Jay was good people. I’m honored to have known him.


Drawing the “female form,” the sexist way!

Posted by ON in Dear Diary

Apparently VectorTuts+ misses the good ole days of crappy sexist 50s art lessons.

This delightful little gem popped up on my RSS feed today.

I admit, I was irritated the second I read the title (Why is it always the “Female Form”? It seems we’re always invited to draw “Men” and “The Female Form,” cause we have to maintain objectification at all times.)

Lame title notwithstanding, I clicked the tutorial because my illustration skills are crap and I thought it’d have even a little information about the physiological differences between men and women. One of the first sentences warns us that:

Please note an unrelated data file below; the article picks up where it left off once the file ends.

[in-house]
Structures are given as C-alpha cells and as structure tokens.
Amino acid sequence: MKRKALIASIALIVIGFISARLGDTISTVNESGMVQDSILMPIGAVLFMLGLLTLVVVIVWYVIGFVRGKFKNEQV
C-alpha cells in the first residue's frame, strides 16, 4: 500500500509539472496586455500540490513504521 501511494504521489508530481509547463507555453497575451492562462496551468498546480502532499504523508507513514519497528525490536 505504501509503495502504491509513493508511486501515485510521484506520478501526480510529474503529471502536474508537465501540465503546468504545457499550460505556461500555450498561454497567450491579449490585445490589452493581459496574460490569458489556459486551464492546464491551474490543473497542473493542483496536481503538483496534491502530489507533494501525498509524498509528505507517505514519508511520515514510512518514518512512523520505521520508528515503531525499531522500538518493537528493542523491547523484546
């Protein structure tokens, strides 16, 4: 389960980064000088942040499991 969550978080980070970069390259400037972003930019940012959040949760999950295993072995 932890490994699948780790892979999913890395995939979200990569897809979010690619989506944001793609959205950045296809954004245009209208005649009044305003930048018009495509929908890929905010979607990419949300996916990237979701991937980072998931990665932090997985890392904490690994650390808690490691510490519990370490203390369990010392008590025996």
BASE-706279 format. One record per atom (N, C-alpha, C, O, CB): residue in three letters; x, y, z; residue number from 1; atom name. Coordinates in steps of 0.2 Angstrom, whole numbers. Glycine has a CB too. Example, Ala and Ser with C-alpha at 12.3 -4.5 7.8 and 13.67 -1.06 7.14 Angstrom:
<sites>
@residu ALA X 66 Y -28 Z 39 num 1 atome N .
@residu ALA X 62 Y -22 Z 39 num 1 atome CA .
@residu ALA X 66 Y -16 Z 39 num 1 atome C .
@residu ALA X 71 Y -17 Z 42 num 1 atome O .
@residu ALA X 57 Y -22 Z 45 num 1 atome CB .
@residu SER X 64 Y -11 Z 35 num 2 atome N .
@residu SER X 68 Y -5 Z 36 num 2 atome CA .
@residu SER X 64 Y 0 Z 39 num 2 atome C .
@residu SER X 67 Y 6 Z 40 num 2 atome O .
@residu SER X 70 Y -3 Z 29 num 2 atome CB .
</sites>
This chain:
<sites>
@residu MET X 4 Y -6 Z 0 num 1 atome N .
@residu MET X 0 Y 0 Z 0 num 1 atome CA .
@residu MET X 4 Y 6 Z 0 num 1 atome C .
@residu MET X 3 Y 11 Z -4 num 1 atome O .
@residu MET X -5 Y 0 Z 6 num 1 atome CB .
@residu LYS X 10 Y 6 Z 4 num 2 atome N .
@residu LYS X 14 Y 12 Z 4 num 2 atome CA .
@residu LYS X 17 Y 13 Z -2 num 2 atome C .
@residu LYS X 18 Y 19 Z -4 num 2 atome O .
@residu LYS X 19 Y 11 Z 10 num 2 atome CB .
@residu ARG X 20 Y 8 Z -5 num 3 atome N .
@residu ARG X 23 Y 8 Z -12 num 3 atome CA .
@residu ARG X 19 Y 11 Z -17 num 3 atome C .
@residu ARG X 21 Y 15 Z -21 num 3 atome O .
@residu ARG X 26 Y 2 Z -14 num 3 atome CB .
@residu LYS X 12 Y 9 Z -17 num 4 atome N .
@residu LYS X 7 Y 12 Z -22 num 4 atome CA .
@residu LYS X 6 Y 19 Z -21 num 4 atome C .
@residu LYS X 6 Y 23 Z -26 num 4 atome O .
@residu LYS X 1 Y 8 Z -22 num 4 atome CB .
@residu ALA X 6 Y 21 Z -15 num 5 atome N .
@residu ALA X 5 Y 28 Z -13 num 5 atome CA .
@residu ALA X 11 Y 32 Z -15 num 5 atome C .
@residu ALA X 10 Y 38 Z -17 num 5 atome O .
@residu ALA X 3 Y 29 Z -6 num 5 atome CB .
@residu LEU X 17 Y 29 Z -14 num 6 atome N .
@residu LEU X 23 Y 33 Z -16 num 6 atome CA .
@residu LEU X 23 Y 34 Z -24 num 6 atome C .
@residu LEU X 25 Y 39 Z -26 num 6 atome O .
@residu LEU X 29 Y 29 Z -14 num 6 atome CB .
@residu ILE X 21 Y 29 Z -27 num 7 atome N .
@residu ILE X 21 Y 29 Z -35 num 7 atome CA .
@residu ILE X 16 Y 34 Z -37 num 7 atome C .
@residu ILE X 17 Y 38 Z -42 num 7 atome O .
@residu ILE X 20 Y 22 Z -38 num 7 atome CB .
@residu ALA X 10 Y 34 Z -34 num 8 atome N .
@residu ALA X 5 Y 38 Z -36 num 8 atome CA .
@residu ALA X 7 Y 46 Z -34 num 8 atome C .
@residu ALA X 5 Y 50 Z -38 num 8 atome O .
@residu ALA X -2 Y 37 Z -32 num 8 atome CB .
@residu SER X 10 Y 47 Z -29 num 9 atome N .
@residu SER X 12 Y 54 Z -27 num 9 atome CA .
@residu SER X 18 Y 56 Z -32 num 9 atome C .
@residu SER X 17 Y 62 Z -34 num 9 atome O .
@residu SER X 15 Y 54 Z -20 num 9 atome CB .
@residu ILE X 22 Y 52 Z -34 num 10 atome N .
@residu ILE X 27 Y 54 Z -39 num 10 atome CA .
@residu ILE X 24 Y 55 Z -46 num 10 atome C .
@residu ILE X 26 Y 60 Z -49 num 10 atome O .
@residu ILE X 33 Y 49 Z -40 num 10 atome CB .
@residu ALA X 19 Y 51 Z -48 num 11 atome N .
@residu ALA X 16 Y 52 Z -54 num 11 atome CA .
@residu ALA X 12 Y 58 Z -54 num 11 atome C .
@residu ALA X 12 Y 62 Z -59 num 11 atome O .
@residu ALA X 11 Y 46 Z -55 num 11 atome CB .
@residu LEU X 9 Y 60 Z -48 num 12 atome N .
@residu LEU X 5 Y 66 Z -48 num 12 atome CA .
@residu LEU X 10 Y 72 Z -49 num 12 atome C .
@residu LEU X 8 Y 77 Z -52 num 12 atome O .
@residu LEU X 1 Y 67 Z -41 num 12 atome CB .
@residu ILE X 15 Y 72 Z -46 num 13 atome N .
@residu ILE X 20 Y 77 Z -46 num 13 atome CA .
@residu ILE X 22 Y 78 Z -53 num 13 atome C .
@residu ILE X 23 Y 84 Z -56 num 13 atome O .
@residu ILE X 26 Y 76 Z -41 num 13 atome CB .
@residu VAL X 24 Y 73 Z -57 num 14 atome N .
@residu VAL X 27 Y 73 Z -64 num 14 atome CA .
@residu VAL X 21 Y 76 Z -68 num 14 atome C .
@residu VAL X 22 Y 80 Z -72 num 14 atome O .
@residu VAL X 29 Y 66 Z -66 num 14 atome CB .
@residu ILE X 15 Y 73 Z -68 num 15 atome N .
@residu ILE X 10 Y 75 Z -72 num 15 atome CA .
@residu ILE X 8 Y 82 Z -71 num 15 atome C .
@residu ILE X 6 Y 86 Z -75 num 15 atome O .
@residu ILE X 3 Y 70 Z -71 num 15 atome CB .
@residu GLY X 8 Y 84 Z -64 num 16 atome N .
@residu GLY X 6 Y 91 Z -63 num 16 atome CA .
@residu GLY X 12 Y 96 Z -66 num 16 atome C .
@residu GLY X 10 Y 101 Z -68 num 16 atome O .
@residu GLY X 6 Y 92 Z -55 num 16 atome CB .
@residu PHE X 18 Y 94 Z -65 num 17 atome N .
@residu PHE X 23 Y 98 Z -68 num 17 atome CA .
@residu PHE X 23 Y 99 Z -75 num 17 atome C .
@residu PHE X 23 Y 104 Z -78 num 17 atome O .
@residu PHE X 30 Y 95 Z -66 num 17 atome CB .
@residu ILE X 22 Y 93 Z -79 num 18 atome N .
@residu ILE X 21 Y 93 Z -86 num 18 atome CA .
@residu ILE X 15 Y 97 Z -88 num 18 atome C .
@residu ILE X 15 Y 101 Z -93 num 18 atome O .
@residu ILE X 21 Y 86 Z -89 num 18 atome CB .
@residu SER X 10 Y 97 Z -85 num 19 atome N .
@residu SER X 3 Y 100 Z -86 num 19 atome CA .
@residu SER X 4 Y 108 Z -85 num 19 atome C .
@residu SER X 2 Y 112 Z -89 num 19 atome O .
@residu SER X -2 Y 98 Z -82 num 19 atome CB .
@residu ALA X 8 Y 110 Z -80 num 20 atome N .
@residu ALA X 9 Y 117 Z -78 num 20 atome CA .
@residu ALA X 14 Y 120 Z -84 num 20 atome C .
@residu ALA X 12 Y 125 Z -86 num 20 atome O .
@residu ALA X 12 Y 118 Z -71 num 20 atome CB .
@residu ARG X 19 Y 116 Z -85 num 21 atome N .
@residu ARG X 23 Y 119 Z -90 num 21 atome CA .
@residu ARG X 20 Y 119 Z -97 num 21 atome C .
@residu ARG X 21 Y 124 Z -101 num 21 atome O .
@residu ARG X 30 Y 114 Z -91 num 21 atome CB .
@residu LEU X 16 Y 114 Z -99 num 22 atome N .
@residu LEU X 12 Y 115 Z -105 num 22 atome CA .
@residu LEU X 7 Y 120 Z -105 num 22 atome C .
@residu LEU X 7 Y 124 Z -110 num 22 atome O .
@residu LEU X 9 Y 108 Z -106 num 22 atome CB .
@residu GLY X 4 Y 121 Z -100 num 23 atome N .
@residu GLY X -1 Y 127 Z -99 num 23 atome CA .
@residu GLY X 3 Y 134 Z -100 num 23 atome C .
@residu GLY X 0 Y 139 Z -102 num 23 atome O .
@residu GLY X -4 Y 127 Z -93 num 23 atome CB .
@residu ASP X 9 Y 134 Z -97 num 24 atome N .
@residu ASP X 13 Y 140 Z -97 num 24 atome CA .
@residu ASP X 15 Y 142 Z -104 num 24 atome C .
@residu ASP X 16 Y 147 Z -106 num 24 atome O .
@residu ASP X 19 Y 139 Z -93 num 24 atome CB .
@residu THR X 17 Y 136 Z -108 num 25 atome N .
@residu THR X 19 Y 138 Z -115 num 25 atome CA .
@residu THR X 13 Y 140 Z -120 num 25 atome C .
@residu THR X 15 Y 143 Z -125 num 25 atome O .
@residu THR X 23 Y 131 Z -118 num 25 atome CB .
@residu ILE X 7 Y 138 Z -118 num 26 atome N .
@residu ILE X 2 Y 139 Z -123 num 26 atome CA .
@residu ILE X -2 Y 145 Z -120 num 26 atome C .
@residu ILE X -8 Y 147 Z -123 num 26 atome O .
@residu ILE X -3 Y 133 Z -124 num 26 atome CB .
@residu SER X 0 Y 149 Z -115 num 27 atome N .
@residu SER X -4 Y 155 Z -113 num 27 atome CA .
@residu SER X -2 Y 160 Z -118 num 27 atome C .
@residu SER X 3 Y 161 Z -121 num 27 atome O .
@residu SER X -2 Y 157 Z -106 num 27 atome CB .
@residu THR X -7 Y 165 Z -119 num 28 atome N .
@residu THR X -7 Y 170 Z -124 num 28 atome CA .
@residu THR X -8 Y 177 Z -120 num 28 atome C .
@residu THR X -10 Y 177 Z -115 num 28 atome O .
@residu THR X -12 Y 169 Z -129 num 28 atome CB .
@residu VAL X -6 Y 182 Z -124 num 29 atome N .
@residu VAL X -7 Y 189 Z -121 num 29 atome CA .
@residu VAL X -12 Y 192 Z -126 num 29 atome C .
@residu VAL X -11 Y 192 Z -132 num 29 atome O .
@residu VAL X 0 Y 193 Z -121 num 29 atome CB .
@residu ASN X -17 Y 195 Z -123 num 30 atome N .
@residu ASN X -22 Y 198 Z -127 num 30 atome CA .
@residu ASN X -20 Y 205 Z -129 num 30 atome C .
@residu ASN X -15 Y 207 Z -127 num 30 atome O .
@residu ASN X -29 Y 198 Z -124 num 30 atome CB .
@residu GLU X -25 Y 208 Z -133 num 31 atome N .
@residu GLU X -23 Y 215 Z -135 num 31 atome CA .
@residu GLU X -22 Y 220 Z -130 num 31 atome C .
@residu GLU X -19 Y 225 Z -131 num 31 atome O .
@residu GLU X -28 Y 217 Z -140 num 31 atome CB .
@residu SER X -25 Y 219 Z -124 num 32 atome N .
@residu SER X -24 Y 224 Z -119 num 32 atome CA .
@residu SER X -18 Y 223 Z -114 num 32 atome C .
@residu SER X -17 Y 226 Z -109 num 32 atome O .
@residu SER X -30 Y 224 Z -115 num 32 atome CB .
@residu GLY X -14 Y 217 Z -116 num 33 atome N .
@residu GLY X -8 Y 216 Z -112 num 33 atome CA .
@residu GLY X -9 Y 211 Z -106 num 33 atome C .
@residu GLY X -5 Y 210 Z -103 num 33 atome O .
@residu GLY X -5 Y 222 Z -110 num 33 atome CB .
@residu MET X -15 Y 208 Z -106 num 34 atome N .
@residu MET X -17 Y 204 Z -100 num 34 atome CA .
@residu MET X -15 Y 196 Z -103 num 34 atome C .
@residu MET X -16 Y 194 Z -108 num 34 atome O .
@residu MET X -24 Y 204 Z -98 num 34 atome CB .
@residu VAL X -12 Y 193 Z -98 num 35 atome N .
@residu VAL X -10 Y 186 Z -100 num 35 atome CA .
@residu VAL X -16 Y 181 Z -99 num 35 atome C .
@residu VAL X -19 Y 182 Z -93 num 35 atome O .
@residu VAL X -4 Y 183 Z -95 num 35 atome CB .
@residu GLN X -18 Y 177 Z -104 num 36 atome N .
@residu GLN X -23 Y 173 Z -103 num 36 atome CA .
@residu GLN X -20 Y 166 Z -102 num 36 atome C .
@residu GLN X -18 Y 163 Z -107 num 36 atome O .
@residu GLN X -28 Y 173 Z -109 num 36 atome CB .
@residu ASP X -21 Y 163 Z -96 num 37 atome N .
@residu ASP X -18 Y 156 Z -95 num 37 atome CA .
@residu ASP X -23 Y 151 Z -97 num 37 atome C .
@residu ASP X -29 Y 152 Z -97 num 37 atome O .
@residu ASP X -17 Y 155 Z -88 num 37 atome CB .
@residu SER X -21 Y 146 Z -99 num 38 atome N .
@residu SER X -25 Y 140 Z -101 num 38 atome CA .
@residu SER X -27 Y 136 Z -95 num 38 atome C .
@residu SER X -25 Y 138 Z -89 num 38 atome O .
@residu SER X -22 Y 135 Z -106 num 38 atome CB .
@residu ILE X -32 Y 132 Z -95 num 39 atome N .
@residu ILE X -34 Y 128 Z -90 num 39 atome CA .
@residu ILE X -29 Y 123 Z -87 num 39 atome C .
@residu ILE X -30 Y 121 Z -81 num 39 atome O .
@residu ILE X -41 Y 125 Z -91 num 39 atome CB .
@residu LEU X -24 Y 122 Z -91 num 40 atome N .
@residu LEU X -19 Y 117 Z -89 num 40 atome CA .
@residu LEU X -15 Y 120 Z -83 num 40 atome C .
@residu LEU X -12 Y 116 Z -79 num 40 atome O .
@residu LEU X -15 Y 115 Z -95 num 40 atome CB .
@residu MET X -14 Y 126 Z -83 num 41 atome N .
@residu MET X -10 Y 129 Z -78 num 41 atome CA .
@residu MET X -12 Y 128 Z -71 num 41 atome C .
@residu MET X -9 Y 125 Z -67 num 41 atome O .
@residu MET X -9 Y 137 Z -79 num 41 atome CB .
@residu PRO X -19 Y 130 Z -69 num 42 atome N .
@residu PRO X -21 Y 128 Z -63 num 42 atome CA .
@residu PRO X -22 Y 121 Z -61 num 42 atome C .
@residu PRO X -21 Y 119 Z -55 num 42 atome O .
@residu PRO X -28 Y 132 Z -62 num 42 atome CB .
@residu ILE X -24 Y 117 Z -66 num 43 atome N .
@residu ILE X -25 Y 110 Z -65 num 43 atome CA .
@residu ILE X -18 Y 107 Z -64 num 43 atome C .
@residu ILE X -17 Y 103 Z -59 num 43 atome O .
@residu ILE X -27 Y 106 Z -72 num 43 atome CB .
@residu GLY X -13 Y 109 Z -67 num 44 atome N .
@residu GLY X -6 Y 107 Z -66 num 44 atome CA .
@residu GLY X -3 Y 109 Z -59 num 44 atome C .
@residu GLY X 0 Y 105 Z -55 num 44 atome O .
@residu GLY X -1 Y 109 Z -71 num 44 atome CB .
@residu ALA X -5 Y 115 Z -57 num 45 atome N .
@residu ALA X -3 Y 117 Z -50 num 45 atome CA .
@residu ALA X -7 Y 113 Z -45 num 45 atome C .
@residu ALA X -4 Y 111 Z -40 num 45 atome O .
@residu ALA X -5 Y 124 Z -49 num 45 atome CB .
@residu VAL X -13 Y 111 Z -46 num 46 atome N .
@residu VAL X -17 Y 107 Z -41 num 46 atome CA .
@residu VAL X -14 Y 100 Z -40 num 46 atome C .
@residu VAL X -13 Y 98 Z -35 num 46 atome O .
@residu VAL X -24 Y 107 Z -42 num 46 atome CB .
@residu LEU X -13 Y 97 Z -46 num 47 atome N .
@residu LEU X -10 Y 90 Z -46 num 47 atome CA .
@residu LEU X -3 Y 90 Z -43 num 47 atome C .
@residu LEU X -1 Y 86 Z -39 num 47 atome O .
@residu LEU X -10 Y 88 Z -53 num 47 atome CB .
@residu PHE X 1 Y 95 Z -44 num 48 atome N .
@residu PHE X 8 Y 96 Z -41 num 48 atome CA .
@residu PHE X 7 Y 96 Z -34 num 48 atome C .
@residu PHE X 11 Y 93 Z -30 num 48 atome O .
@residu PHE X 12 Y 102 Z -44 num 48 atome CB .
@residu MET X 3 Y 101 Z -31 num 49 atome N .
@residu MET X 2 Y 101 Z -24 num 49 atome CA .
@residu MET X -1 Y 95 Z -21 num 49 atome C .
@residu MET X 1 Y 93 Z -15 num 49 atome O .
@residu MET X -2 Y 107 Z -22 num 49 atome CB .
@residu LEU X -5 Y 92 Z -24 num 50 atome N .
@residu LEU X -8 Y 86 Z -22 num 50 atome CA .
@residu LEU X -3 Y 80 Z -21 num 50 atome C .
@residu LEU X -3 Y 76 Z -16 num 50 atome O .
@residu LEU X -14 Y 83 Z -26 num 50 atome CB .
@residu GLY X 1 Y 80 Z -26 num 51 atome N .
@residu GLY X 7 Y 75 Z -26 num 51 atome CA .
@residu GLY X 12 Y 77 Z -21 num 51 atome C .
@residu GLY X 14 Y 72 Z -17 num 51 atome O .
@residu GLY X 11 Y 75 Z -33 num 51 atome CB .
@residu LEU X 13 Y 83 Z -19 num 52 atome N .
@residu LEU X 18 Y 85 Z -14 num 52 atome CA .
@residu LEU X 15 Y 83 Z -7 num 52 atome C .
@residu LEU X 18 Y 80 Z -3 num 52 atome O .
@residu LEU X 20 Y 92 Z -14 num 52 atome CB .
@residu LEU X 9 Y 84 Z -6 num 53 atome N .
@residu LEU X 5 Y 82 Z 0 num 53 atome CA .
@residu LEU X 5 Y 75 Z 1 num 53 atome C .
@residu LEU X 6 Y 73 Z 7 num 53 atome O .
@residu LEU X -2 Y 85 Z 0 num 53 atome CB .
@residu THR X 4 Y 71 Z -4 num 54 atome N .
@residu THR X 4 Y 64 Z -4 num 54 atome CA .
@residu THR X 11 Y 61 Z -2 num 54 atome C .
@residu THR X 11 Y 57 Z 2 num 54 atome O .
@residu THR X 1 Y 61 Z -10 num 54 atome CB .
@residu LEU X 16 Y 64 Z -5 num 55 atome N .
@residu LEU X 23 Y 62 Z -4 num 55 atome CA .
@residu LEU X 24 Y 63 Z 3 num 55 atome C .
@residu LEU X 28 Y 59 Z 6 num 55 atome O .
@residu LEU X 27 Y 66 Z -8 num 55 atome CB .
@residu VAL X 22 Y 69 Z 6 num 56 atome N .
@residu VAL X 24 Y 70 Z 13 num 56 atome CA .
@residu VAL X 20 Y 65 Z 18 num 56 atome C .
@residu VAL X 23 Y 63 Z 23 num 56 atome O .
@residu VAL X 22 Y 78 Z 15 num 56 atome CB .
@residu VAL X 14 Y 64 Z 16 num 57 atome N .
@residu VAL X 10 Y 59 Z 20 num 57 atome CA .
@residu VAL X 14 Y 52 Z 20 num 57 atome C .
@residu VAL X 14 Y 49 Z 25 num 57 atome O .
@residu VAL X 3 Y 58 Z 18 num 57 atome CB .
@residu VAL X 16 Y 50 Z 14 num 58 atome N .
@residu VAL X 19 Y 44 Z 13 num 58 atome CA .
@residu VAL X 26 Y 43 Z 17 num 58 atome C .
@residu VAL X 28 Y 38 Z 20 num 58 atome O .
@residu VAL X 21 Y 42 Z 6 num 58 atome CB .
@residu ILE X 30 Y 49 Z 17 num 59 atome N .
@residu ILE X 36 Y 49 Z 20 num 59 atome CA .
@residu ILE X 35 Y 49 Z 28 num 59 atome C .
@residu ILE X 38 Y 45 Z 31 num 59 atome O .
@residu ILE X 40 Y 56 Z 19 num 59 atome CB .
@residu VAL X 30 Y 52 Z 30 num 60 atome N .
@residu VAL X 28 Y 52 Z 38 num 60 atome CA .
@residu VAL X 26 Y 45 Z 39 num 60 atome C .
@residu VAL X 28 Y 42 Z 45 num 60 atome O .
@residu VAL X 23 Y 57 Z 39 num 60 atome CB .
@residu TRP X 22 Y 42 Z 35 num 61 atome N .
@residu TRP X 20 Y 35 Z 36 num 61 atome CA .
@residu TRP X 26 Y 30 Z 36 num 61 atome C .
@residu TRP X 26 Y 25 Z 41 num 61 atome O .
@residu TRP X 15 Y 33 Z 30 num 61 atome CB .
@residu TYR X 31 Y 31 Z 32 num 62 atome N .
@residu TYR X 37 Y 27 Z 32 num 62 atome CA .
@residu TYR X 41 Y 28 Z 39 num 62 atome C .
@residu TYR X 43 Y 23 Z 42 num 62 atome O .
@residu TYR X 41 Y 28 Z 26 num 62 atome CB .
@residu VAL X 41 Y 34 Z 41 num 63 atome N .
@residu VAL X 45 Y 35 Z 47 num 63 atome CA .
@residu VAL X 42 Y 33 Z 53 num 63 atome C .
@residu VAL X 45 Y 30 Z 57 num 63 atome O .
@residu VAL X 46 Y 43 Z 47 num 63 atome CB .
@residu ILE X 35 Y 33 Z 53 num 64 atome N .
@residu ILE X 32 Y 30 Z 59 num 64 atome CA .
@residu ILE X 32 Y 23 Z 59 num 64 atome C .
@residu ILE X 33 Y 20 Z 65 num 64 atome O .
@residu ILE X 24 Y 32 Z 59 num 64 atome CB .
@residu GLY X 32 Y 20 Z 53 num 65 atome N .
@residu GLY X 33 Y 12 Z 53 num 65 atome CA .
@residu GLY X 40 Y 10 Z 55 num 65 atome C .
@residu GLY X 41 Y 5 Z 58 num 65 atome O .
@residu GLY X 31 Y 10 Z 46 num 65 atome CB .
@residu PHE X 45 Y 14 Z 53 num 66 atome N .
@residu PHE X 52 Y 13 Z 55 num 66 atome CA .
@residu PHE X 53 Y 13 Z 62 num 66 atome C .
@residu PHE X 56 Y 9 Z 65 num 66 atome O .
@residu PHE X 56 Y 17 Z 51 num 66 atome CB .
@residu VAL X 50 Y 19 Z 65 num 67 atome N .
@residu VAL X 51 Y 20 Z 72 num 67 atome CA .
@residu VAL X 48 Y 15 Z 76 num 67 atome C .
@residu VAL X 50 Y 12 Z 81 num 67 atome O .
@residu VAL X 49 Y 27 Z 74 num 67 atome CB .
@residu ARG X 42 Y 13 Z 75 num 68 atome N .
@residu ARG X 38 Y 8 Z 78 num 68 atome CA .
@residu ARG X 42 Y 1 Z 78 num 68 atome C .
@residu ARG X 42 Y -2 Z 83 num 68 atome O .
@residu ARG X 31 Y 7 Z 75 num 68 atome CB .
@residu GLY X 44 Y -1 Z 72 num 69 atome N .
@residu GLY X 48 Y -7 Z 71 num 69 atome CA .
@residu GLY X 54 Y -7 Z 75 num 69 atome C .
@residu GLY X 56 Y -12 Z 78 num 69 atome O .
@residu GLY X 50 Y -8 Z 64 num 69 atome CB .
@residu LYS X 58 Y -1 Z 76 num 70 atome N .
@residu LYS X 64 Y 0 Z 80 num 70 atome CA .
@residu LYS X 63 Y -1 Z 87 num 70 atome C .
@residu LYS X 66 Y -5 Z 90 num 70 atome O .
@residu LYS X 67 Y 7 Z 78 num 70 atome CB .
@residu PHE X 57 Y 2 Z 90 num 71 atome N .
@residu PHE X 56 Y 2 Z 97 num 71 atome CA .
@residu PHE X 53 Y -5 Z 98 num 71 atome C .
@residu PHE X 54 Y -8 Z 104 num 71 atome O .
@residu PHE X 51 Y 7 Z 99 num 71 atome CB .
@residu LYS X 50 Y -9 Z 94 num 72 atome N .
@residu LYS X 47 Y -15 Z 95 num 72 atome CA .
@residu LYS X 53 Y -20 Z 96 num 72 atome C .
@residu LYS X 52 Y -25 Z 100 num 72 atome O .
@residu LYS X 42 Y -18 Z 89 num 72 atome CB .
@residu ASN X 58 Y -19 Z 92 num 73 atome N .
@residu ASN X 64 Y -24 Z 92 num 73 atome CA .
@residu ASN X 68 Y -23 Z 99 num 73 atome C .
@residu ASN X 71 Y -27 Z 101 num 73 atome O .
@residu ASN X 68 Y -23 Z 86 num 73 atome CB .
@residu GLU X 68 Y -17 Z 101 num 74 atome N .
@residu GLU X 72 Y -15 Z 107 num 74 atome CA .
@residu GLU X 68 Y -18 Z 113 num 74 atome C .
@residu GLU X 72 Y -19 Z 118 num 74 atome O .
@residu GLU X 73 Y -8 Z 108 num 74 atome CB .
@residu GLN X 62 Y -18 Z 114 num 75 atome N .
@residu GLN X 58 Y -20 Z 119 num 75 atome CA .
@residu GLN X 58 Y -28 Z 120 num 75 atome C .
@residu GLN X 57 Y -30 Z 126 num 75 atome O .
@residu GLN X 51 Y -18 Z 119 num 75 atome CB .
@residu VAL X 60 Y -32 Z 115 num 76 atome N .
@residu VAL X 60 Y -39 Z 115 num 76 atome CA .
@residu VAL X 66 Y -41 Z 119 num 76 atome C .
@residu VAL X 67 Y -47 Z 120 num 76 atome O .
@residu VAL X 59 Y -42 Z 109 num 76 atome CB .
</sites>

“The most common mistake made by any student of art who wants to draw a female character is thinking about her as a male in high heels and long hair.”

Get it? Har har har.

Get it? Har har har.    (copyright: VectorTuts+)

He also philosophizes on our desires as artists:

“This is because, in most cases, we are surrounded by strong male characters and, regardless of the drawing style, the muscles arouse enormous interest in the artist. Everyone wants to learn how to draw those muscular arms and all those giant veins!”

Ooh la la, do we!

Ooh la la, do we!    (copyright: VectorTuts+)

I love how our author assumes everyone using it is male.

So, I thought he’d go on to give tips about center of gravity, muscle configuration, you know, anatomy, like you’d get in a figure illustration class.

*sigh* But no:

“…females have less muscle detail visible to our eyes, compared to males! Their curves are sweet and their expressions are smooth…”

The author starts with the same basic circle/cross-hair stuff everyone does, but it doesn’t take us long to get to: